With a rising profile, King Tuff still prefers music that sounds like it came out of a trashcan
“One time I played in my parents backyard -- another time I played in a shed in Massachusetts, called the Shed, that could literally fit only three people,” says Kyle Thomas, the man, the figurehead behind King Tuff.
But this will be a little different than his parents backyard or a shed in Massachusetts. Outside Lands is a decidedly bigger event -- already sold out for 2013, and attracting 65,000 people alone in 2012.
King Tuff -- who claims he represents rock n’ roll, freedom, sex, and magic -- will bring an entirely different flavor to the festival, whose major headliners include folks like a legendary former Beatle, NIN, and Daryl Hall and John Oates.
“I feel great about it,” Thomas says, punctuated with a giggle. “I’m just excited to play with Paul McCartney and the Red Hot Chili Peppers.”
Every answer from him ends in a giggle.
Though one may glean that the King Tuff sound gets its influences from classic glam and garage rock, Thomas says he’s influenced by genres across the board.
“Pretty much everything, there’s not just one band I really want to sound like,” Thomas said. “There’s so much music going into my head that it’s hard to decipher everything.”
Suffice to say, King Tuff is most known for his release, Was Dead, which reached #8 on Billboard’s Heatseekers in June upon its late May reissue. Also in his arsenal is his self-titled album, released May 2012 by Sub Pop and a seven-inch dubbed Screaming Skull, released October 2012.
But one thing Thomas has had to deal with upon the success of Was Dead rising to popularity in 2008, is talking about it. Constantly.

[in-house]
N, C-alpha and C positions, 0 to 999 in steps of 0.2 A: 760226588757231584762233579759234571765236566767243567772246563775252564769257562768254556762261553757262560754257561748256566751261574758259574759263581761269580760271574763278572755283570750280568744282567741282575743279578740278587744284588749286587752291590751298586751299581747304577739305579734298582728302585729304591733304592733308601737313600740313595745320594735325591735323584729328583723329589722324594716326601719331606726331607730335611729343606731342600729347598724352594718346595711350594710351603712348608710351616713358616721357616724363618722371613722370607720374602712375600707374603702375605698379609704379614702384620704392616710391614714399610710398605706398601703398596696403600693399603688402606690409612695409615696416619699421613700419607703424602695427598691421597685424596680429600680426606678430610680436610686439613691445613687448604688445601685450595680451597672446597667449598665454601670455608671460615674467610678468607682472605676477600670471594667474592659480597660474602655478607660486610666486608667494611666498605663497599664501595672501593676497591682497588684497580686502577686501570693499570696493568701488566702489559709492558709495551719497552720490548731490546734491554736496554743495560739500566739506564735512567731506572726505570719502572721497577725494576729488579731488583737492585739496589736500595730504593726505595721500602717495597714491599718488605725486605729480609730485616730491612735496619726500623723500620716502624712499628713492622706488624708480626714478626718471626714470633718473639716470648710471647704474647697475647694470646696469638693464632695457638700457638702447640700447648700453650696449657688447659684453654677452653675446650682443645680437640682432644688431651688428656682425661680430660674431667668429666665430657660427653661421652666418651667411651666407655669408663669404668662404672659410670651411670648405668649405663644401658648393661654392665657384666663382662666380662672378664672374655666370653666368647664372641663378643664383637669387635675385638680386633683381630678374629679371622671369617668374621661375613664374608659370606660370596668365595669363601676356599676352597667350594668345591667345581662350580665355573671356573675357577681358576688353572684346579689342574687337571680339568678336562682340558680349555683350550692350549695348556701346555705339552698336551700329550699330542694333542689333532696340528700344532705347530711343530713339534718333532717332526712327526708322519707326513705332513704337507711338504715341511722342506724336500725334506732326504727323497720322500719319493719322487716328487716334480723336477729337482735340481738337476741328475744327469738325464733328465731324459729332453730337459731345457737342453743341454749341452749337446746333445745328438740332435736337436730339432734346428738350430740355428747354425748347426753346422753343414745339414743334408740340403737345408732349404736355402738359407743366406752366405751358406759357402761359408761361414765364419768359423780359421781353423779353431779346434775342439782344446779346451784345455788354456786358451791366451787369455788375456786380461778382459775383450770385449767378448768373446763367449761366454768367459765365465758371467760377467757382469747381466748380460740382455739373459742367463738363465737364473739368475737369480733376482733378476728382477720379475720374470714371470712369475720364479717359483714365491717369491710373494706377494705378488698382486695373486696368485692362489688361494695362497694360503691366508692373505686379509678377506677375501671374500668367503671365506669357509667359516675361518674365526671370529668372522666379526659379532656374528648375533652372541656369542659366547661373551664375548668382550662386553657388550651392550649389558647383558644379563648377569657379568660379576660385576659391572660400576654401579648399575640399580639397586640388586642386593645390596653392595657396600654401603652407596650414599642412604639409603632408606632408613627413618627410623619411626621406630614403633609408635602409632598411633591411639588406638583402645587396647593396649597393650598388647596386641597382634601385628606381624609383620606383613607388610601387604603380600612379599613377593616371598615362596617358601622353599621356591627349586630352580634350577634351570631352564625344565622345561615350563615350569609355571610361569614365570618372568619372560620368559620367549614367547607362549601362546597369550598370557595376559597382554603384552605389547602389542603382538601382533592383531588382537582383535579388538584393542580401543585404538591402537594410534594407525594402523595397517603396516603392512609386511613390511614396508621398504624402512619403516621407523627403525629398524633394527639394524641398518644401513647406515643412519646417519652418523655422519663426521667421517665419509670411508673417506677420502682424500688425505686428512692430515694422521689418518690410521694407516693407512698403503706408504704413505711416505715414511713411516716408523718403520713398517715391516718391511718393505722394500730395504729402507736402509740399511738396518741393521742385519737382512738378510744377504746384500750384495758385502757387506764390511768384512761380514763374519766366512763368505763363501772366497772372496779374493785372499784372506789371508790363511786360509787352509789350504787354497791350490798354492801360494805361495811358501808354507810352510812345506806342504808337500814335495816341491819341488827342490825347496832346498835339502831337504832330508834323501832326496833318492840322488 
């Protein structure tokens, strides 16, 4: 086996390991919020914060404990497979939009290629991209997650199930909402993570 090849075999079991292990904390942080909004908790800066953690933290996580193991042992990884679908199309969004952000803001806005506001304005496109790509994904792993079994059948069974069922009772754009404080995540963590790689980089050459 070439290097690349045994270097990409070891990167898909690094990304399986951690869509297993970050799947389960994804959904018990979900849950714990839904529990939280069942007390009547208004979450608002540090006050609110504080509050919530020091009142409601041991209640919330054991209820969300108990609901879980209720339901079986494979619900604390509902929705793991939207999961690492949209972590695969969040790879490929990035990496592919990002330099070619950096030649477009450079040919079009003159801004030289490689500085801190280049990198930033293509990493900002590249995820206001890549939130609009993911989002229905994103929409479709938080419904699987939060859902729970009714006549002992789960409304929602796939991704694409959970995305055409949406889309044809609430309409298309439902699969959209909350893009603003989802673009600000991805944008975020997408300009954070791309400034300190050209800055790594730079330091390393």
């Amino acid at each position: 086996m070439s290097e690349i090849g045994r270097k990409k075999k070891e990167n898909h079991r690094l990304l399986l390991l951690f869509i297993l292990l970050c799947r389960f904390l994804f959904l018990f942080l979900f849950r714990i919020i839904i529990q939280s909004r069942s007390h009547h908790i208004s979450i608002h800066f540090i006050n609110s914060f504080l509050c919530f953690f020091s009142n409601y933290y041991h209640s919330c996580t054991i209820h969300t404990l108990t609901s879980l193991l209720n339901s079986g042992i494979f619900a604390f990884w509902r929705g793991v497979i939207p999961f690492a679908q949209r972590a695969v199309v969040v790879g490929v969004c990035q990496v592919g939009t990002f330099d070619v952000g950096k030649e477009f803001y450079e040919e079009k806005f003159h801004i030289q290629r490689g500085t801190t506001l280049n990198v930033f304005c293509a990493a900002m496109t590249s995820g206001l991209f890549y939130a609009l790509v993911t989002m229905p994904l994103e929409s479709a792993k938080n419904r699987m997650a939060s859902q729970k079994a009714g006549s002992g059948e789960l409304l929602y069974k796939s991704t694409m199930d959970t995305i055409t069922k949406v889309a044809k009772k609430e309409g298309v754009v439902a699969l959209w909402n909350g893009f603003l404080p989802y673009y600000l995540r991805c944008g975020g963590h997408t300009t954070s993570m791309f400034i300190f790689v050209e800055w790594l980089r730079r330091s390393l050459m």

“Oh god, I just hate to talk in general,” Thomas says. “I don’t mind talking about it, it just gets tiring coming up with answers to the same questions that I get asked over and over again.”
Many things have changed since Southern California garage rock label, Burger Records, put out its cassette issue of Was Dead five years ago. As the sixteenth cassette released, the record label has gone on to add dozens of bands to its roster and put out hundreds more cassettes.
“It’s been quite a few years since that was released and it’s definitely blossomed a lot into what it is now,” Thomas says. “There’s a lot of good bands on Burger Records now, but I just want to hear something that sounds like it actually came from a garage.”
Thomas would like to a see a grittier approach to garage rock, in terms of presentation and recording quality.
“Like, with some dudes with some missing teeth that are playing in a garage and sing about yard sales,” Thomas says. “A lot of music is produced on a laptop, and I want to hear something that sounds like it came out of a trashcan.”
Known for having gold teeth, Thomas may just want to have validation of some sort. As they say, imitation is the sincerest form of flattery.
King Tuff, gold teeth and all, will be taking his own personal brand of music and flair to a town near you later this year. Starting in late September, King Tuff will hit the road with Wavves and Jacuzzi Boys, touring the US for a few weeks.
Other than ample tour dates, can we expect anything new from King Tuff? Maybe.
“I got a lot of stuff in the works,” Thomas says, noncommittally. “It’s just all sort of invisible, in my head.”
In the end, if Kyle Thomas wasn’t King Tuff, a guy venturing throughout the country spreading garage rock gospel, he would take on a more lax occupation. As some sort of mutant “frog man.”
“If I wasn’t King Tuff I would be a frog man, that’s how I feel, I feel like a frog man,” Thomas said. “I just like chilling out on a lily pad, sticking my tongue out and watching the fruit flies.”
Though Outside Lands may be sold out, you can see King Tuff, or just the frog man, here:
With the Men, Twin Peaks
Sat/10, 10pm, $20
Brick and Mortar Music Hall
1710 Mission, SF
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